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Social Security Disability

If you or a loved one has questions about your North Carolina Social Security Disability benefits, contact our experienced attorneys to figure out your next steps.

Can My Children Get Disability Benefits?

icon representing children's disability benefitsOur Social Security Disability attorneys at Hardison & Cochran regularly encounter questions regarding the eligibility of children for disability benefits. The questions generally have to do with the eligibility criteria. When a parent receives Social Security retirement or disability benefits, his or her children also may be eligible for benefits.

We have compiled some general responses to common questions regarding disability benefits for children. Our Social Security Disability attorneys assist clients throughout North Carolina with applications and appeals, including seeking SSDI and Supplemental Security Income (SSI) benefits for children. One of our knowledgeable North Carolina disability benefits lawyers can discuss your specific questions and address your child’s eligibility for disability benefits after reviewing the details of your situation.

Obtaining disability benefits for a child is a complex bureaucratic process.  Working with an experienced N.C. disability attorney at Hardison & Cochran can ease your burden and improve your chances of success. We have helped hundreds of clients obtain disability benefits. If your application has been denied, you only have a limited amount of time to appeal. Call today for a free consultation with an SSD attorney who can discuss how we can help you and your family.

Can My Child Claim Disability Benefits?

Your child or children may qualify for disability benefits depending on how old they are.

Children up to age 18 may be entitled to Supplemental Security Income (SSI) benefits if they meet other requirements. The child must have a medically diagnosed disability and have little income or financial resources.

To apply, you will need to fill out a Child Disability Report providing information about your child’s medical conditions, prognosis, medical records, education and employment status. You can complete the report by visiting the local Social Security Office, or by calling the toll-free number 1-800-772-1213 and stating that you want to complete a Disability Report on behalf of your child.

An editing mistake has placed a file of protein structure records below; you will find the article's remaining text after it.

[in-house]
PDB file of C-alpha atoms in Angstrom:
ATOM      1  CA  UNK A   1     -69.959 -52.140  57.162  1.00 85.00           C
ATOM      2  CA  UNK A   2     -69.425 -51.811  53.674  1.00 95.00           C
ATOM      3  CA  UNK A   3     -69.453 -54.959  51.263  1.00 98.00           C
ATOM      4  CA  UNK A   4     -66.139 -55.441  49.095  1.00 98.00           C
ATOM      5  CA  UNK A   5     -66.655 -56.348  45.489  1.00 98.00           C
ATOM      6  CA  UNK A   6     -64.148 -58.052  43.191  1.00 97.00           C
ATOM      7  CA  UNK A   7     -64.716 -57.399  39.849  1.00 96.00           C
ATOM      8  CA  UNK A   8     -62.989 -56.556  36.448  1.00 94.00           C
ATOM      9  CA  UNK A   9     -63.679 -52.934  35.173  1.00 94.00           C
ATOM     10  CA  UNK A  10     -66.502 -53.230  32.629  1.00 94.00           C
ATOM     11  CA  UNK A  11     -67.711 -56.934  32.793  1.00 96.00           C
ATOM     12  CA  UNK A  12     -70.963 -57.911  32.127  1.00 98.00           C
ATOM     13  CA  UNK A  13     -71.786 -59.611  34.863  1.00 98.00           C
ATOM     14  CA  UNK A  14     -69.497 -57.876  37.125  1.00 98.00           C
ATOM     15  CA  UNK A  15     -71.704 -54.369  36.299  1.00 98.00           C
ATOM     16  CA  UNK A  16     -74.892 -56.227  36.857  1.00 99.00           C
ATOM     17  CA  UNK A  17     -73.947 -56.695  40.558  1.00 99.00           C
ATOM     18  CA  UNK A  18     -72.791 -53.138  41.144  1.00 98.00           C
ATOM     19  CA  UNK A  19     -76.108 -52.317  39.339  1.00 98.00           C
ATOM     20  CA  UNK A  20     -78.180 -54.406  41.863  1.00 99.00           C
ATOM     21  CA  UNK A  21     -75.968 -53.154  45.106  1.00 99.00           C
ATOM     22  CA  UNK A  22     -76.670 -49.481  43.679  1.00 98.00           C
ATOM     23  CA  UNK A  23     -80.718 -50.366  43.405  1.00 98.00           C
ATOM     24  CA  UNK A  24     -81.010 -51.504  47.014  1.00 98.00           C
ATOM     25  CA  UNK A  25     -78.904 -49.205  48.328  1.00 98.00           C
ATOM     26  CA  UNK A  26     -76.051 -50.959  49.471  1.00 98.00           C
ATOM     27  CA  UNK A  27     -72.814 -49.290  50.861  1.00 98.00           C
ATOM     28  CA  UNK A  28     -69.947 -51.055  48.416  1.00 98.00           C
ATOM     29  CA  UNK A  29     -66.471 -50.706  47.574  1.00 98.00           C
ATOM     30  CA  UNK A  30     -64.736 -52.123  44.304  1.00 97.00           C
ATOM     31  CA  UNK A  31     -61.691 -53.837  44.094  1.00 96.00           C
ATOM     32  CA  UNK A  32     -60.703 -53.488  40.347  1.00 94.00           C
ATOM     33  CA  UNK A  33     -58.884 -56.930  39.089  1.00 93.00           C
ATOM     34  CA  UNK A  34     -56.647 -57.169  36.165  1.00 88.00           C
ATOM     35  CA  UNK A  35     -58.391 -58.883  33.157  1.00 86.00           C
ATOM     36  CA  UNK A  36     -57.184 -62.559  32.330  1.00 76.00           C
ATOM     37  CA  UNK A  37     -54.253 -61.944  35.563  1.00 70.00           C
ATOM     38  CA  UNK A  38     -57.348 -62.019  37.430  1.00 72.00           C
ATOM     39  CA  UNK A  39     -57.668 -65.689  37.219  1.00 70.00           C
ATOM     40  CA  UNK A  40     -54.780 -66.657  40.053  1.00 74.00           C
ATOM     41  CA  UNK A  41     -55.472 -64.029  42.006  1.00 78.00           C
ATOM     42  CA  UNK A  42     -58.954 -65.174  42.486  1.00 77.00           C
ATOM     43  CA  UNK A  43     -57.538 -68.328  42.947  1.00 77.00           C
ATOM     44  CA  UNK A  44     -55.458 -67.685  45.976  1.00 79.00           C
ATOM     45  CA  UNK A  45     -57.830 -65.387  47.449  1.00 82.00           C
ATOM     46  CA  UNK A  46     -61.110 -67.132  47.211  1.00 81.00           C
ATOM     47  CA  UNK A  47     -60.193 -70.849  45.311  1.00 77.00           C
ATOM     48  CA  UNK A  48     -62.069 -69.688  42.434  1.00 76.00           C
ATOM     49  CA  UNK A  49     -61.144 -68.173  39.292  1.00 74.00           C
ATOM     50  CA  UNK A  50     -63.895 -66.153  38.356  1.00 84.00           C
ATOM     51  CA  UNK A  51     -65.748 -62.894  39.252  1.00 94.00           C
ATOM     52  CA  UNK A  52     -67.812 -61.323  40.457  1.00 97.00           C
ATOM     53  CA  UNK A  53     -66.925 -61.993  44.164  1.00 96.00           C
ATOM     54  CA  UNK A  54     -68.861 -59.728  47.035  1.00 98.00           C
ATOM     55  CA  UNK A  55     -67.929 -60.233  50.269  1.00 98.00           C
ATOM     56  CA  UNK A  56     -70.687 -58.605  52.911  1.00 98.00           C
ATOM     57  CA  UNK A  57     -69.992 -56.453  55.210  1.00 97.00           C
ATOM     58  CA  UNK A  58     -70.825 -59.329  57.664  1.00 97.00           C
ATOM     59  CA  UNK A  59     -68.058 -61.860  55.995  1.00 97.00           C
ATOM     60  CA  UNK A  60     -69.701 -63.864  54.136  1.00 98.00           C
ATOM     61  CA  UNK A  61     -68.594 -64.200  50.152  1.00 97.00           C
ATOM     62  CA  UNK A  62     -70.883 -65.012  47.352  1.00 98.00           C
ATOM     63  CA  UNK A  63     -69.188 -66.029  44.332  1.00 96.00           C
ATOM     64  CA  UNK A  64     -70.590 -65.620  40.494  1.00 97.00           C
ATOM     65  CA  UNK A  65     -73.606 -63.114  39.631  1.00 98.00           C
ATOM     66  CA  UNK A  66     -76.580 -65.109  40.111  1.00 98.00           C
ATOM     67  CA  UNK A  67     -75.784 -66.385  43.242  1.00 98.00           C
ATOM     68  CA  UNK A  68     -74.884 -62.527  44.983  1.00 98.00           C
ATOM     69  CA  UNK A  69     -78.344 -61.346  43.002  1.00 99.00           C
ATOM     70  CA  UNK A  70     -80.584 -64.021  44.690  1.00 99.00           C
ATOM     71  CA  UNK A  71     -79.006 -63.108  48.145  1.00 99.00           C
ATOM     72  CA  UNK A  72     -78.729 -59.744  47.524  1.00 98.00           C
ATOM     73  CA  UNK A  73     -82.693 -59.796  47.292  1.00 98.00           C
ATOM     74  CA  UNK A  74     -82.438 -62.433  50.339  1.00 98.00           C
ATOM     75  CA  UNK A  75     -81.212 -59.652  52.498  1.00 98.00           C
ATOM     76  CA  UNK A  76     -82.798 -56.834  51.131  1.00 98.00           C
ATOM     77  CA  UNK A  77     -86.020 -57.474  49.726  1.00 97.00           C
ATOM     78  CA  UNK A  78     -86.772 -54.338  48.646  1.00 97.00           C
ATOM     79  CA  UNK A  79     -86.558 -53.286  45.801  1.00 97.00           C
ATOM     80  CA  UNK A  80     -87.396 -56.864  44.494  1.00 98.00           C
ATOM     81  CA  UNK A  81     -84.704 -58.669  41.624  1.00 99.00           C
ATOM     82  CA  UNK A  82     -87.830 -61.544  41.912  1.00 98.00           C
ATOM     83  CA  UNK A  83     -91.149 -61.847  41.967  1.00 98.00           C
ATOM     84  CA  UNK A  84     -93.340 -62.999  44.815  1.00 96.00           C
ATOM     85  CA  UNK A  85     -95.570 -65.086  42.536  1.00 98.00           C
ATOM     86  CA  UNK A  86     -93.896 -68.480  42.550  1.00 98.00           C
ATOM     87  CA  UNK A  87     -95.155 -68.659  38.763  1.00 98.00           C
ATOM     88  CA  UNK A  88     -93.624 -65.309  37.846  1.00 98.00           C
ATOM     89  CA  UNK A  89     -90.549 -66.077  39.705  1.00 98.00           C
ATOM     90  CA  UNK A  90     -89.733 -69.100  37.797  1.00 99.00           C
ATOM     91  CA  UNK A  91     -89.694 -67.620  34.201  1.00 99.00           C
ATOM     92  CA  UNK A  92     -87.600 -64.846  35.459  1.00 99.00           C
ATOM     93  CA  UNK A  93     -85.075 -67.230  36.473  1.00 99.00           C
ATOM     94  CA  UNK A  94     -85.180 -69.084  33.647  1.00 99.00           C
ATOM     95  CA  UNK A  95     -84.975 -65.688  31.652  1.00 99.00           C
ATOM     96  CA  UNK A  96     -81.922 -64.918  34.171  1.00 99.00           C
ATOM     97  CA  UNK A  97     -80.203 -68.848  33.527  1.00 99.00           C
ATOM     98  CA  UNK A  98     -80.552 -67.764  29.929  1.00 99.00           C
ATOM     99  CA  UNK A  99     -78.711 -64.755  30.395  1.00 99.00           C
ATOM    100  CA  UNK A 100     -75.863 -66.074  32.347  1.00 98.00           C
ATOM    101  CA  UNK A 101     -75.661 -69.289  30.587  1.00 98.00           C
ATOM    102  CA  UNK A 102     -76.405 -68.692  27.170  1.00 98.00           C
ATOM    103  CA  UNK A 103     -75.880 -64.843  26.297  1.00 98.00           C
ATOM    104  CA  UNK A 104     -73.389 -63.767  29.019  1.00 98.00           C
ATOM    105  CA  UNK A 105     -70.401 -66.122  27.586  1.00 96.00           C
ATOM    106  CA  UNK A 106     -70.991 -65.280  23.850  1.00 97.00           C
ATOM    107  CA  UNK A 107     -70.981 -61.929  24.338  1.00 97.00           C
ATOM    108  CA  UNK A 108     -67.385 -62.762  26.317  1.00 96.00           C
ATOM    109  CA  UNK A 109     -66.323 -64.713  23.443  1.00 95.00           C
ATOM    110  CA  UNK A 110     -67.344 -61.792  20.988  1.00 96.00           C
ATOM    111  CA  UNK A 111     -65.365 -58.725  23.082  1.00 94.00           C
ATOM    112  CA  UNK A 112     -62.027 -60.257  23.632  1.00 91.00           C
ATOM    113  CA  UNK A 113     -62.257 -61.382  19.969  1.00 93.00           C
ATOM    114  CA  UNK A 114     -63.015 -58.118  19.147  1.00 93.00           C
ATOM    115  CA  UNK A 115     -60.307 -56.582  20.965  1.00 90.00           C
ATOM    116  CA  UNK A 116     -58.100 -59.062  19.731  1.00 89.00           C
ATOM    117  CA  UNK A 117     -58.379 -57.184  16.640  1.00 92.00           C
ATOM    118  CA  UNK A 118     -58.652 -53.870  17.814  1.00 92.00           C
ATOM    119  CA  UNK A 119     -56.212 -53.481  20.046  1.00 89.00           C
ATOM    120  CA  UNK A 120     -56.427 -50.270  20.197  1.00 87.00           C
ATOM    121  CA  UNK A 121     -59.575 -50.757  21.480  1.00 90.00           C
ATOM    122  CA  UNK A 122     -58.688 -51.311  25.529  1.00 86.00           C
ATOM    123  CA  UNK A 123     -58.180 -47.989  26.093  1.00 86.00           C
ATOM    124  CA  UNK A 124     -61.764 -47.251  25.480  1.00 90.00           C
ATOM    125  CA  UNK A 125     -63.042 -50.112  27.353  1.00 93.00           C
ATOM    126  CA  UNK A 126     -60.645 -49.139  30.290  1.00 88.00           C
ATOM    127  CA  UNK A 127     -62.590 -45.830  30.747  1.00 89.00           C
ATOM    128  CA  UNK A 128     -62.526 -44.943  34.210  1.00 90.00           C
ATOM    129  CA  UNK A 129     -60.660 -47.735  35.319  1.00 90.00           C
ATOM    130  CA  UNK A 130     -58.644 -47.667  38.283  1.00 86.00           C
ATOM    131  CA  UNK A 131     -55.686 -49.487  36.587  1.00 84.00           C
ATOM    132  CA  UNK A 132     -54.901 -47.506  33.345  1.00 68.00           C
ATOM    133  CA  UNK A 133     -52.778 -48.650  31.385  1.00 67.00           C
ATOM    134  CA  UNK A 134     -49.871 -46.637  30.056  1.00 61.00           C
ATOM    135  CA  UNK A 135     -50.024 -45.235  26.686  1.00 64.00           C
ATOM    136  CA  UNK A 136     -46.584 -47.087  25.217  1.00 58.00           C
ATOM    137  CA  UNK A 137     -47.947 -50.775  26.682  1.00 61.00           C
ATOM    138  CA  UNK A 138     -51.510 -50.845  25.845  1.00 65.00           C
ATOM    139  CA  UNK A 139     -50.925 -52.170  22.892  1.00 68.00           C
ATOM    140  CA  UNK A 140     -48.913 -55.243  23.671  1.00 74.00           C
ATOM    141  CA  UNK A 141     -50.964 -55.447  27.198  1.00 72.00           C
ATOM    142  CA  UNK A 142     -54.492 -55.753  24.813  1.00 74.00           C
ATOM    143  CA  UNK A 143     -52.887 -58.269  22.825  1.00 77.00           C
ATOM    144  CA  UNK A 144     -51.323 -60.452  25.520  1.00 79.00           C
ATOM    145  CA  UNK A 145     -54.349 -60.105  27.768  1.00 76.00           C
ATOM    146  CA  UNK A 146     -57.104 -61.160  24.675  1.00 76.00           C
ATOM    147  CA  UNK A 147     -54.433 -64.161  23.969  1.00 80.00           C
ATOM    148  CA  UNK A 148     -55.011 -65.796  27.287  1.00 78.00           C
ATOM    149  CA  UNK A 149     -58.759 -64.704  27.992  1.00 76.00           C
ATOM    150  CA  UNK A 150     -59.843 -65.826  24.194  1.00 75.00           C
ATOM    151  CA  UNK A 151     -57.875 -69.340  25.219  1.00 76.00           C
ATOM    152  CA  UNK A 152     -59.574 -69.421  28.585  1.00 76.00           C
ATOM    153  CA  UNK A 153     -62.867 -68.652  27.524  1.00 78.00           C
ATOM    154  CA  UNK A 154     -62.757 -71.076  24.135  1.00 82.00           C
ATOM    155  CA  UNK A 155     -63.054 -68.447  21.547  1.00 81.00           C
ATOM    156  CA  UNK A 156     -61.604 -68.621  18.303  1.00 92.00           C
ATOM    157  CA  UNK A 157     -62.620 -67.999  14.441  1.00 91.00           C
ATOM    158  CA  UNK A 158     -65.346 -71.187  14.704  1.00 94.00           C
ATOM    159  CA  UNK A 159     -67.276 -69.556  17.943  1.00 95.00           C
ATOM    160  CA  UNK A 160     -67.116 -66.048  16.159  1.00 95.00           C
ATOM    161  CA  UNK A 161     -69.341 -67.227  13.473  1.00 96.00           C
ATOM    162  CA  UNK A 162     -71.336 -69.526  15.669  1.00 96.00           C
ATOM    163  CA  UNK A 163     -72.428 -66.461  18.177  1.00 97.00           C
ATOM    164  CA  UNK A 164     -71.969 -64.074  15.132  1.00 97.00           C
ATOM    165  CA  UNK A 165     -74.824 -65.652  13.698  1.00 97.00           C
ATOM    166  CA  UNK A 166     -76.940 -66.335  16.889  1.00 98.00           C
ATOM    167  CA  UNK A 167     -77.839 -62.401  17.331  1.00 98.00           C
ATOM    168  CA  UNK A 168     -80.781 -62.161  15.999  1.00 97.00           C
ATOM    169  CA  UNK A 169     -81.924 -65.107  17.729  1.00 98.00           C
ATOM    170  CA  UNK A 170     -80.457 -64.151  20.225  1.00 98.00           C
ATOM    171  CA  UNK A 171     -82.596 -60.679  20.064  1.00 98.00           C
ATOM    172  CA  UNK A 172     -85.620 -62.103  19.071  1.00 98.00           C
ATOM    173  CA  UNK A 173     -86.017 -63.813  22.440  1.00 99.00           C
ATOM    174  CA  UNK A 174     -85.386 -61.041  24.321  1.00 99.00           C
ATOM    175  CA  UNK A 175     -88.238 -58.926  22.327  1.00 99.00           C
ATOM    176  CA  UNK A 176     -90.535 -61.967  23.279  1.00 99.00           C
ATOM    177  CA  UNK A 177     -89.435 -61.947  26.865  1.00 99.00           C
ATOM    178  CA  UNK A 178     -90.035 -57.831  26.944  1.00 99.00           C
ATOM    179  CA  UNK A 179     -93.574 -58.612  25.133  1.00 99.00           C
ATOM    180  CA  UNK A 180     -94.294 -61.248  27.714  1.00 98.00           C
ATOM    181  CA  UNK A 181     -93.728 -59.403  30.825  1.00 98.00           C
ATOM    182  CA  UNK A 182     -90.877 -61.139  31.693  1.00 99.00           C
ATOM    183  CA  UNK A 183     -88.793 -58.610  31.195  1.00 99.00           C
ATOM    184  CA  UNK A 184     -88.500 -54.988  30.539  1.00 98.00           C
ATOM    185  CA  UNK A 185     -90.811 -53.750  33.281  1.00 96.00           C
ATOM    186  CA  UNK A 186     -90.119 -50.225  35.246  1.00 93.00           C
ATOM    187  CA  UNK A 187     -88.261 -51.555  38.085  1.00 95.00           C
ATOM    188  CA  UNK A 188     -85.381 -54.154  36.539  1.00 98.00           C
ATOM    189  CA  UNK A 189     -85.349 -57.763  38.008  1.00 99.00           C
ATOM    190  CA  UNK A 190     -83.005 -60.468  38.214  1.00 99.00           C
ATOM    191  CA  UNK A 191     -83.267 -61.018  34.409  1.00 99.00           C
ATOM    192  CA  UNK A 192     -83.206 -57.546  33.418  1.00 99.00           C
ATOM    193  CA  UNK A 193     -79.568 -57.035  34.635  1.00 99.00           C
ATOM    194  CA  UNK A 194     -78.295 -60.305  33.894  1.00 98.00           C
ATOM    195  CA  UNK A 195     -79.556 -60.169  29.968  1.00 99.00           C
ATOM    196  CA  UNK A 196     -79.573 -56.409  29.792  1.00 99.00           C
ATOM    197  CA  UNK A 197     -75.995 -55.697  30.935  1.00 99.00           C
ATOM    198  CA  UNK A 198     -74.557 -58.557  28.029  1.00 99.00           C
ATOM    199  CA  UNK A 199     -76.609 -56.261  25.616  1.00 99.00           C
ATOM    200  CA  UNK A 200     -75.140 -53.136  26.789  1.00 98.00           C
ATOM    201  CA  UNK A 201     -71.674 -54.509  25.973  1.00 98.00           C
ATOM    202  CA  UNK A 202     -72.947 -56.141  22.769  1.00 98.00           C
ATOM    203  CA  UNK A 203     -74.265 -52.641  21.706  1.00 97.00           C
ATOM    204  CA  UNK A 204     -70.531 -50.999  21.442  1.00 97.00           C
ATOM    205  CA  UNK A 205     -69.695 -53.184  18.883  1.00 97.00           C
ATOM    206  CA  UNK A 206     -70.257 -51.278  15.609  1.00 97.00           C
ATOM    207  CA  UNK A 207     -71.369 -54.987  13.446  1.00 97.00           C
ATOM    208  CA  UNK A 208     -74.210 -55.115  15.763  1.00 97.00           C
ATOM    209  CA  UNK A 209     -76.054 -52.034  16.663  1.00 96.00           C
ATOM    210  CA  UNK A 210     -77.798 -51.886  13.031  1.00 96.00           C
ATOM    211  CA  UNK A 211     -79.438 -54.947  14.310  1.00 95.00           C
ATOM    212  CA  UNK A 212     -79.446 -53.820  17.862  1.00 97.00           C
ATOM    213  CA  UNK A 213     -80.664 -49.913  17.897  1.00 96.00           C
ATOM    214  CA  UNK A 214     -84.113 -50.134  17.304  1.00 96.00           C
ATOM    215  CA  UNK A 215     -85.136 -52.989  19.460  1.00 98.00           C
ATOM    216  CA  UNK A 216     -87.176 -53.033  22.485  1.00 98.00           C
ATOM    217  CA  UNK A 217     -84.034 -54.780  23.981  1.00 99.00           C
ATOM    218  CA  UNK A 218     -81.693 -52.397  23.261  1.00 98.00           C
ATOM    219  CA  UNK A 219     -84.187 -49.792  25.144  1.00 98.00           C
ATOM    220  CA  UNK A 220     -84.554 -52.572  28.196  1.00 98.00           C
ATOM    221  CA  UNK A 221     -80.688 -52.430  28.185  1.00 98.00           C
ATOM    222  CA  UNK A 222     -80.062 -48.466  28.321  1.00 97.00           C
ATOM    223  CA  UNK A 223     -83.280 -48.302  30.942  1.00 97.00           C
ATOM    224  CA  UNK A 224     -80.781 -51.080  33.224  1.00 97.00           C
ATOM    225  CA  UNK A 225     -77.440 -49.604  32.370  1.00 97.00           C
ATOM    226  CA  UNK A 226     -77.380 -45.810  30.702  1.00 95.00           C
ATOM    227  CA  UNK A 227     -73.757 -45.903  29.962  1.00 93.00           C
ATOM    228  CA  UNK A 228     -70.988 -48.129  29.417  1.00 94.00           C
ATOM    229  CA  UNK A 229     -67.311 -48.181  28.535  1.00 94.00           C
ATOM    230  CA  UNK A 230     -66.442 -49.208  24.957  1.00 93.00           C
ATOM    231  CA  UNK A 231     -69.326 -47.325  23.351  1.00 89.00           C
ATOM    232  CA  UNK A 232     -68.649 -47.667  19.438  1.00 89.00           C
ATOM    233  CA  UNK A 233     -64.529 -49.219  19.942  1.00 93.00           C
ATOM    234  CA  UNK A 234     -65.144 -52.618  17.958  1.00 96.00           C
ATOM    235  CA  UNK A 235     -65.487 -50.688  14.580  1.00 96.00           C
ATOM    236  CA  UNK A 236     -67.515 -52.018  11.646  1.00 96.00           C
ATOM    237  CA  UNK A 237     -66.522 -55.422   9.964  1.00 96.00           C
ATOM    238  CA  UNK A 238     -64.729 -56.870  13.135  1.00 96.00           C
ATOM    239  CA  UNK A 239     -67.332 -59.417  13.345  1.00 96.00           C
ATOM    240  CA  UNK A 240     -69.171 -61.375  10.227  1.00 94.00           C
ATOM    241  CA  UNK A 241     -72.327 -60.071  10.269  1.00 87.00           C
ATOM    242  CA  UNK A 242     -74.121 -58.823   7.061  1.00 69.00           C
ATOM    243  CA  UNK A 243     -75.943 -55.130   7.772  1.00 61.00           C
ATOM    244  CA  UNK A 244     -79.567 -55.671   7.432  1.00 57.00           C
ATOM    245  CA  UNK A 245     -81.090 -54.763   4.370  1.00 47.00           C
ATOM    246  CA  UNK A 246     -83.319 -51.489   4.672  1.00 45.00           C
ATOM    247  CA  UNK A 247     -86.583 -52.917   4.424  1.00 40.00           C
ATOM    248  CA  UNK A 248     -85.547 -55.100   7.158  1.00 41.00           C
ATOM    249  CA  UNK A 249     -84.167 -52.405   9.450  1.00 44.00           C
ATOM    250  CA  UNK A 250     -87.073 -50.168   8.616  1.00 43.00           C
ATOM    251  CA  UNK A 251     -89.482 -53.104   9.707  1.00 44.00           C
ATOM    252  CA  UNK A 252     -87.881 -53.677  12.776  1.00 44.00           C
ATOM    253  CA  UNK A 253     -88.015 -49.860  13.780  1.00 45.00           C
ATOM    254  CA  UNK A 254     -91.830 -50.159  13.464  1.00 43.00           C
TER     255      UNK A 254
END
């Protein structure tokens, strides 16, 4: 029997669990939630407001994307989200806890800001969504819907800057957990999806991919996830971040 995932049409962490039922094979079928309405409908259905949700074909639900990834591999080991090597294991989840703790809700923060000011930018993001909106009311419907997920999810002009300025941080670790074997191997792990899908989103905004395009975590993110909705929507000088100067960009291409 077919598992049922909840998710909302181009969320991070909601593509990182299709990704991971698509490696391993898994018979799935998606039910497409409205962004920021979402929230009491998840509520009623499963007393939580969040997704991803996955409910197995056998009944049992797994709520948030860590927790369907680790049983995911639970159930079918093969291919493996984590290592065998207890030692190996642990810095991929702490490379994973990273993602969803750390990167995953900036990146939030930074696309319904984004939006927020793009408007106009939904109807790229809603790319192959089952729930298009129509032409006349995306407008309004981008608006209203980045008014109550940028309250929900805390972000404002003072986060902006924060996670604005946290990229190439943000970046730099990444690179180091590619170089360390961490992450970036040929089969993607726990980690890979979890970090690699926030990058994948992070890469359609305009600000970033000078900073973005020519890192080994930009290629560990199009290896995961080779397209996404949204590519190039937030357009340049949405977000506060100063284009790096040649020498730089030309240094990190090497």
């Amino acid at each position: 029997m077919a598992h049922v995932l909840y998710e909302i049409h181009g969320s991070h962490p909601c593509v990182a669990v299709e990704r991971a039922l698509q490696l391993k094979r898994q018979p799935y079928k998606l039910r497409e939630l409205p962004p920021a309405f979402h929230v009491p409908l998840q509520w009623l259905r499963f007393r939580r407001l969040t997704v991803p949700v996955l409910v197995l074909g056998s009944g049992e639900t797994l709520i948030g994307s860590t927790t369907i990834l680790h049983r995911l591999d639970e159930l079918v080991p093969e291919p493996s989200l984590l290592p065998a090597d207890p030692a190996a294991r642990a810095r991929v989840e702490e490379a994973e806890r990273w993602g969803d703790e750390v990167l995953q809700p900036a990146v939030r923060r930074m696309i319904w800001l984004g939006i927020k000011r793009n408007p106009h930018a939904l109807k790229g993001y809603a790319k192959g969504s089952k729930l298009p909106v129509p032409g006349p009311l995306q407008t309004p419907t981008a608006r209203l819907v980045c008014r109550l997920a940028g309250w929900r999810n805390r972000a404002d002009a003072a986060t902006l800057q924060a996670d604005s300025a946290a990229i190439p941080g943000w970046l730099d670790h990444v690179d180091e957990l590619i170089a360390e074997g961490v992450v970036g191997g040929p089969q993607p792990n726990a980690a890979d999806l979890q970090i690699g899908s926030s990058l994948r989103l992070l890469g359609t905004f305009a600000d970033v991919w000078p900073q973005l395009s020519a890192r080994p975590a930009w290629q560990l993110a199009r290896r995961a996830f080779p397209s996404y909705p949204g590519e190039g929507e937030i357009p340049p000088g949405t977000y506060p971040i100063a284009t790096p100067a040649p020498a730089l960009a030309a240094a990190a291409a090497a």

Gathering all the records and information required can seem like a full-time job by itself and be stressful if you are also caring for a disabled child. It can be helpful to have the guidance of a knowledgeable disability attorney who knows the types of medical documentation that claims reviewers are seeking and can gather the documents and medical records on your behalf.

How Does the Government Decide if a Child is Disabled?

Your child must meet a number of requirements to qualify for SSI disability benefits.

Your child must have a physical or mental condition that causes severe functional limitations and significantly limits your child’s activities.

The child’s disabling condition also must be expected to last at least 12 months or be a terminal condition.

A child, who is not blind, must not be working or earning more than $1,180 a month. This amount usually is adjusted each year. If the child is blind, the child is not allowed to earn more than $1,970 a month and still qualify. Claim reviewers also take into account the family’s household income and resources.

What types of records will be reviewed regarding household income and resources?

You may need to provide copies of employment records, bank accounts, real estate holdings, life insurance, automobiles and other assets that could be converted to cash.

How long will it take to determine if my child qualifies for SSI benefits?

Disability Determination Services, a North Carolina government agency funded by the Social Security Administration, reviews disability claims and may take three to five months to issue a decision on whether your child meets the criteria for disability benefits. You will receive a letter informing you of the decision.

The process can take longer if the child’s medical record is incomplete. If the state requires additional medical information, a claims reviewer may arrange for a medical examination of the child.

If a child has certain qualifying disabling conditions, the Social Security Administration may start making payments right away, even while the application is still under review.

What Are Examples of Qualifying Conditions for Child Disability Benefits?

Some examples of disabling conditions include:

  • Total blindness
  • Total deafness
  • Cerebral palsy
  • Cystic fibrosis
  • Down syndrome
  • Muscular dystrophy